Building an Afrofuturist Vision: Black Counterpublics and Visual Culture Summer 2022
One way Afrofuturism challenges our understanding of knowledge production is through critical making, which artists Stacey Robinson and John Jennings describe as a methodological approach that insists that scholars and artists engage with broader critical and cultural conversation through the act of making. From an aesthetic perspective, contemporary Afrofuturism continues an established practice of black scholars and artists seeking to celebrate forms, shapes, and textures linked to the African Diaspora. The creation of black counterpublic space through artistic means has been and continues to be central to black speculative practice.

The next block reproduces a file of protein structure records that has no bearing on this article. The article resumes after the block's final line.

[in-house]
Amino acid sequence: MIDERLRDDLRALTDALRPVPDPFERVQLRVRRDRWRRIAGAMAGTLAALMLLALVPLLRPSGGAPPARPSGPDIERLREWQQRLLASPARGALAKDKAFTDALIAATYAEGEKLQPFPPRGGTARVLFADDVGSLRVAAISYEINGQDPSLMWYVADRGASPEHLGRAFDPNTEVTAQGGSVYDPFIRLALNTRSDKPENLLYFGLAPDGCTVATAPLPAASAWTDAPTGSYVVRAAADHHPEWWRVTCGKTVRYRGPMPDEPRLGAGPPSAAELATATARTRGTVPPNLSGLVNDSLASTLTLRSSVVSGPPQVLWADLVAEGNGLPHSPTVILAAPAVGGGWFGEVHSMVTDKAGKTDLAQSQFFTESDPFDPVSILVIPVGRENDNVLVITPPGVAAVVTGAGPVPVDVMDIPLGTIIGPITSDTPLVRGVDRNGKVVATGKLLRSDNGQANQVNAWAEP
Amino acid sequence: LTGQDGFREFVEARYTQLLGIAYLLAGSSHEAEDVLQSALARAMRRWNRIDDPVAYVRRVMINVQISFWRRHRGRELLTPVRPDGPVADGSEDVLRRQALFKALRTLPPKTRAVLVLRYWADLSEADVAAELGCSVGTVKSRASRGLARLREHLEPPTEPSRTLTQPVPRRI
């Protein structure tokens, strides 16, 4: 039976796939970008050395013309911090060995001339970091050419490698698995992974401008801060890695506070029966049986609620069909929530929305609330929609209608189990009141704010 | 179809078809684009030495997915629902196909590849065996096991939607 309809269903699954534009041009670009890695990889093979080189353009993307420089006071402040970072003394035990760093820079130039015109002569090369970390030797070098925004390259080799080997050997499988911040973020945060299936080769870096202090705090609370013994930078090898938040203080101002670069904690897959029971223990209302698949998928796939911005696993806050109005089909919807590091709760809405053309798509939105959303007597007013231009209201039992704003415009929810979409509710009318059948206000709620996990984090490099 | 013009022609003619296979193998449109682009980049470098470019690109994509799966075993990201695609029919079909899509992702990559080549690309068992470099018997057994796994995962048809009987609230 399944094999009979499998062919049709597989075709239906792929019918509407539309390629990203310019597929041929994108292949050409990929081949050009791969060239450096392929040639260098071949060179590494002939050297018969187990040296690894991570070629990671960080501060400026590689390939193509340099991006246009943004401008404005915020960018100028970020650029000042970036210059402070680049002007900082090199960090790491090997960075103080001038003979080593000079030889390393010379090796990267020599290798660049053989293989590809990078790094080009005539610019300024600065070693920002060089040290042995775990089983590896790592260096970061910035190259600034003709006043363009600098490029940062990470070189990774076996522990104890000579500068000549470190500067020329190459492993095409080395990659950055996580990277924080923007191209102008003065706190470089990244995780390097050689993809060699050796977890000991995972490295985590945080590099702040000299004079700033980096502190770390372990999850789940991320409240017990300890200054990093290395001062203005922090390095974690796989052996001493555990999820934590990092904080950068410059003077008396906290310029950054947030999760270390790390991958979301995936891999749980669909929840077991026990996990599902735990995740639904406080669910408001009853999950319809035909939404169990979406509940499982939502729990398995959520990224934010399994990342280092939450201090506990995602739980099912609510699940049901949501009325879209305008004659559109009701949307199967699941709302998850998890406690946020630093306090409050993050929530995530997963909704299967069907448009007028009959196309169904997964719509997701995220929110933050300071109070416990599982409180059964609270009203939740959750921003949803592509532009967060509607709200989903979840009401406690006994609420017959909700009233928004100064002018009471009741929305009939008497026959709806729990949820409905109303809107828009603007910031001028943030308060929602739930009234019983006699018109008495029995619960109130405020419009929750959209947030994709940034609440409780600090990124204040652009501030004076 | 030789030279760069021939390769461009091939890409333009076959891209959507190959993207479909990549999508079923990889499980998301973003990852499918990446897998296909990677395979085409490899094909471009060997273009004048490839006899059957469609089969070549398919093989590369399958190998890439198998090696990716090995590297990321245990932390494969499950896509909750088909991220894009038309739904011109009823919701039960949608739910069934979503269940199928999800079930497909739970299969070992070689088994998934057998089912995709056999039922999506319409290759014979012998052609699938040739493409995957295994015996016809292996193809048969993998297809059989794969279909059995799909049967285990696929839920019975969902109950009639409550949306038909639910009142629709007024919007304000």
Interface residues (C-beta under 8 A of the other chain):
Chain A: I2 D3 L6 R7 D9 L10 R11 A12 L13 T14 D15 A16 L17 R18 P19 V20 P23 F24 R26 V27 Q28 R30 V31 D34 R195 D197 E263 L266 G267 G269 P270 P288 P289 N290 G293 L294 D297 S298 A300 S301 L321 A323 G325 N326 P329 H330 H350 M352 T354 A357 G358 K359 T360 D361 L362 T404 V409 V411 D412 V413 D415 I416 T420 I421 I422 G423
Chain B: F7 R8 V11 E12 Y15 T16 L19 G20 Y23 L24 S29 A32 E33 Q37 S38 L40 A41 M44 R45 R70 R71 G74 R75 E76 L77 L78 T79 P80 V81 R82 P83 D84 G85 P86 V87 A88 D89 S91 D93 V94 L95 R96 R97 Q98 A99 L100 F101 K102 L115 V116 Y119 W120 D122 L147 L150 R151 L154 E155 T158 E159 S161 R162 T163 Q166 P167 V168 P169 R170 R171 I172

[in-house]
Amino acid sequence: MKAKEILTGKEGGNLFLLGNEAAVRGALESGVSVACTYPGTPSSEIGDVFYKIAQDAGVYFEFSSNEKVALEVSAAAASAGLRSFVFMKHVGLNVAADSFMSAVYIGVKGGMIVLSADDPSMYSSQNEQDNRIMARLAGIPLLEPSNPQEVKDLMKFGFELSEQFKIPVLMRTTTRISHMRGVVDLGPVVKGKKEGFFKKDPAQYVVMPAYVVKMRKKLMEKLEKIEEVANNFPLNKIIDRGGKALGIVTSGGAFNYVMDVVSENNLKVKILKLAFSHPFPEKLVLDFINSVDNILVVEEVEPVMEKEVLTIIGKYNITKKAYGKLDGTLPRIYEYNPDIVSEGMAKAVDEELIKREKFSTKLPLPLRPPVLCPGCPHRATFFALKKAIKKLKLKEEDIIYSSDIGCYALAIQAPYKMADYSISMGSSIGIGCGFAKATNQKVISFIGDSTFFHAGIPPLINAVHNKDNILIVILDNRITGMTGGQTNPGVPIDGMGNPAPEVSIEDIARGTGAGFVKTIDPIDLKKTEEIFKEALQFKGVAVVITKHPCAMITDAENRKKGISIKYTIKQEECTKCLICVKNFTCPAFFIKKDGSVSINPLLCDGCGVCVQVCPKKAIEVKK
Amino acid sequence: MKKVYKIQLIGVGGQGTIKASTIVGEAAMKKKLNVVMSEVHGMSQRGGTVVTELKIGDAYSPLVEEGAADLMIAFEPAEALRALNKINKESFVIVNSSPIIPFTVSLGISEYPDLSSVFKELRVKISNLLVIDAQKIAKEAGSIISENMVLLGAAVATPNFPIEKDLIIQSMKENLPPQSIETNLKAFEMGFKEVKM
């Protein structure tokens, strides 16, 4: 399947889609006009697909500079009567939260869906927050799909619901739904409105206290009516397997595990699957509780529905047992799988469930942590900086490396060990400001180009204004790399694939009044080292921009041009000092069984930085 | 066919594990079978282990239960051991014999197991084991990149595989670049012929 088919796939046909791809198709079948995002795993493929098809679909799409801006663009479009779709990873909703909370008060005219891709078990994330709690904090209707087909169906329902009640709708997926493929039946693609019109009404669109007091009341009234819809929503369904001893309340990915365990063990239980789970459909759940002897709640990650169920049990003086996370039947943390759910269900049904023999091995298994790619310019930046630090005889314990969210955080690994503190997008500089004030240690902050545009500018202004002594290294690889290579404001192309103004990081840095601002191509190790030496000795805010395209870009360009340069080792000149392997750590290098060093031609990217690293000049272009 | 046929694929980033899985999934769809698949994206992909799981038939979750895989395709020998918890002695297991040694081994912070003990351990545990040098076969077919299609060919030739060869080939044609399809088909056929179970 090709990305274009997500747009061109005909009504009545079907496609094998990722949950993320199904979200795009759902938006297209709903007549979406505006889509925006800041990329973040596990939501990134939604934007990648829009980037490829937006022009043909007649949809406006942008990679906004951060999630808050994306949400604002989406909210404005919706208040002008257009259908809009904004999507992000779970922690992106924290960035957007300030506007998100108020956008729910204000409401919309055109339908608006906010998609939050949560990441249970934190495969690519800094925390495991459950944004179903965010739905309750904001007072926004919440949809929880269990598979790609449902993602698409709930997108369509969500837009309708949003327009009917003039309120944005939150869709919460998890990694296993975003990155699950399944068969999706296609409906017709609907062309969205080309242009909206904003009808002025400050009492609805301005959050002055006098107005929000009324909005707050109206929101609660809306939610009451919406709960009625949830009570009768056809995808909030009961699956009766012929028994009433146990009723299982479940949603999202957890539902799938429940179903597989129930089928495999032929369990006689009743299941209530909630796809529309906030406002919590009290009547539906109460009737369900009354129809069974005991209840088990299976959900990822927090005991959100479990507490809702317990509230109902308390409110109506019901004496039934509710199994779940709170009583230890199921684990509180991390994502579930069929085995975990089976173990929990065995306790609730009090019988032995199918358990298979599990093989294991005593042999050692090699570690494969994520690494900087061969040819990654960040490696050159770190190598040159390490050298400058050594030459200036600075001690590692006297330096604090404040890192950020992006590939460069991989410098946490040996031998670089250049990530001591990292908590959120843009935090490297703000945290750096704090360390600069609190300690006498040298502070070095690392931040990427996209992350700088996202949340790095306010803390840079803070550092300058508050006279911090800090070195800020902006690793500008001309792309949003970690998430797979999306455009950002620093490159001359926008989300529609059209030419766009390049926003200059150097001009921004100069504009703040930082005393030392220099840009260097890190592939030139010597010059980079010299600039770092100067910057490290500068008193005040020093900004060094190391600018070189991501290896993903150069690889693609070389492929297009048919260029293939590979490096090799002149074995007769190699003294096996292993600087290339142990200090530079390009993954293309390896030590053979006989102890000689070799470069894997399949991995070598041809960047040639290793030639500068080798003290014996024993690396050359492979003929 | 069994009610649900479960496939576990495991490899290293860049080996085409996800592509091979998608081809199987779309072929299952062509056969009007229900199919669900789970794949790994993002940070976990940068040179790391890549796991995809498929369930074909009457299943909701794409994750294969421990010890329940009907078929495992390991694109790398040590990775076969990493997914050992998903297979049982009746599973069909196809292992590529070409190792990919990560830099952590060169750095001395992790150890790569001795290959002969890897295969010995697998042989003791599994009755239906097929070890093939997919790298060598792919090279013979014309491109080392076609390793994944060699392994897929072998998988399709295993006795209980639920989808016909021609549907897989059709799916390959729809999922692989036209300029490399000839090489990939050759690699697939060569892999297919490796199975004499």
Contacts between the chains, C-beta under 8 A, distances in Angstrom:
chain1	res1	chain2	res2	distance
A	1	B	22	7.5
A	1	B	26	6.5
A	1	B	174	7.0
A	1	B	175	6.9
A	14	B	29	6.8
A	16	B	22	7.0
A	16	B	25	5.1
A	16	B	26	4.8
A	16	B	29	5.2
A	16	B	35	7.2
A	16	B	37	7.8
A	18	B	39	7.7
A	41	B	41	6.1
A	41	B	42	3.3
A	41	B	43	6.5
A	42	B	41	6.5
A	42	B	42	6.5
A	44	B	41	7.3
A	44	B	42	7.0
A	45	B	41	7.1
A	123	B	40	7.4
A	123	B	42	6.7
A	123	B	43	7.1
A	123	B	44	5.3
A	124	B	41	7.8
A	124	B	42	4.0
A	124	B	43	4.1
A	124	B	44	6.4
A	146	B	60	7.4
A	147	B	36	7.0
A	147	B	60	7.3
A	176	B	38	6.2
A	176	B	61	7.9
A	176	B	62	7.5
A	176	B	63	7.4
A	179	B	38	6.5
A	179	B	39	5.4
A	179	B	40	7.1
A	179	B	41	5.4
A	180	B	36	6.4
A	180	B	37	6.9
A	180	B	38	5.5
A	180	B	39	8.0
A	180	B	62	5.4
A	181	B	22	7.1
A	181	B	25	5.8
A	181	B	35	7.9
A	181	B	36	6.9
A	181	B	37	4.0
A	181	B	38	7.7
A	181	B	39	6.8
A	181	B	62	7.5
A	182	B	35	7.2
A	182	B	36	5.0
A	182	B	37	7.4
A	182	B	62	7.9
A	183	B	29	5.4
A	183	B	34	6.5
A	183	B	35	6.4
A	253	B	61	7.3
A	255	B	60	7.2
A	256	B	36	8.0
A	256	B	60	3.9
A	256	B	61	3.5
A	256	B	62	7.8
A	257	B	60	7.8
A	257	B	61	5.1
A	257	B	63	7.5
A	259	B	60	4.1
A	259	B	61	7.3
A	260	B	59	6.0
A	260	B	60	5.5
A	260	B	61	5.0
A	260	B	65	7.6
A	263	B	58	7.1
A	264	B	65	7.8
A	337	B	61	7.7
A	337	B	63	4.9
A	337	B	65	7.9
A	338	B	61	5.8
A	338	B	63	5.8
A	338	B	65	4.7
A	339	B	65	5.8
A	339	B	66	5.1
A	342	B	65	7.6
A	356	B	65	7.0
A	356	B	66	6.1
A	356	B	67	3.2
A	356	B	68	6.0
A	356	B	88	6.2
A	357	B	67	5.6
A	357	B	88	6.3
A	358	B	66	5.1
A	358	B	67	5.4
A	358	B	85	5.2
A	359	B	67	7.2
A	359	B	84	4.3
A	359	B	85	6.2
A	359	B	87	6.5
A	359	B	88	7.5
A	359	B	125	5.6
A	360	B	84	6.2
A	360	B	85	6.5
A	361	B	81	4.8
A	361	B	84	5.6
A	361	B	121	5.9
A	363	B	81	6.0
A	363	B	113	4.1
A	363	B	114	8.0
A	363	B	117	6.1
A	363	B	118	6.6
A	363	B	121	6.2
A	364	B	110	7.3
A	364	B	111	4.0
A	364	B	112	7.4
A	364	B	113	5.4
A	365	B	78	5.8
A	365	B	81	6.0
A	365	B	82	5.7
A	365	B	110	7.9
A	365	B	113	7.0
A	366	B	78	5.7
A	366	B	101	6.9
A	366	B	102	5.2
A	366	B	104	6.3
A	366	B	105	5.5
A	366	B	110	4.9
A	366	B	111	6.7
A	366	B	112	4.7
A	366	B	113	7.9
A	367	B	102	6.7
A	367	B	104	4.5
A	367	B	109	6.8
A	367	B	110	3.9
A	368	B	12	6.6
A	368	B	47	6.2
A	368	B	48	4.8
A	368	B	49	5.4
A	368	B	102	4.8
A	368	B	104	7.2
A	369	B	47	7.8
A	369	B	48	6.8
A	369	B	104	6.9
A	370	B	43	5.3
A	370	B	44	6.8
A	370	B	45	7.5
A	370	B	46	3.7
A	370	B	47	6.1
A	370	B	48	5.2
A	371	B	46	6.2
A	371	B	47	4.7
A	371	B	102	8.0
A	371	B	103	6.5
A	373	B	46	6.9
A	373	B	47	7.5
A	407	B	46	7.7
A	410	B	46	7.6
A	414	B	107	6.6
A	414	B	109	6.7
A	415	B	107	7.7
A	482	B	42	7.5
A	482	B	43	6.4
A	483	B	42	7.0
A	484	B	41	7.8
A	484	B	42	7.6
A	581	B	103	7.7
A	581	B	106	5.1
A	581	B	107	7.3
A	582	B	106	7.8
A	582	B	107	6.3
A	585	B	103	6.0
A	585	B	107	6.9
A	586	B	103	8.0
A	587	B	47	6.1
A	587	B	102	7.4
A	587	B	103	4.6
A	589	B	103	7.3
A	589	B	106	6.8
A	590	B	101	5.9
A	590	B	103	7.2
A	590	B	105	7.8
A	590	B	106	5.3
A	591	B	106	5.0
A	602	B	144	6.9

Defining blackness through freedom lies at the core of Afrofuturism’s emphasis on speculation and liberation. Black speculative practice challenges colonial hierarchy rejecting oppression and alienation central to racism. Ytasha Womack, author of Afrofuturism: The World of Black Sci-Fi Fantasy and Fantasy Culture, argues that Afrofuturism is a “way of seeing” that is “non-linear, fluid, and feminist” and that it offers a way for black people to “see ourselves in a better future.” Her emphasis on Afrofuturism as a way of seeing is echoed in Alondra Nelson’s introduction to the seminal SocialText issue on Afrofuturism (Summer 2002). Nelson’s analysis made clear that the promised technoculture revolution linked to the internet would not be free of considerations of race or racism. She argued that technoculture vision depended on leveraging otherness and in the face of this challenge people of color need to employ new analytical tools to see black cultural production beyond the confines offered by white notions of progress. In her explanation of Afrofuturism, she recognized that a “community of thinkers, artists, and writers” sought to define a black technoculture past to imagine possible futures. The centrality of visual culture to this process should not be shocking. Visual narratives can dismantle hierarchies of power that marginalized blackness through images that disrupt expectations, affirm identity, or imagine something new. Afrofuturism’s vision sums up a black counterpublic aesthetic that seeks to resist racist assumptions, promotes social justice, and offers the opportunity to visualize community.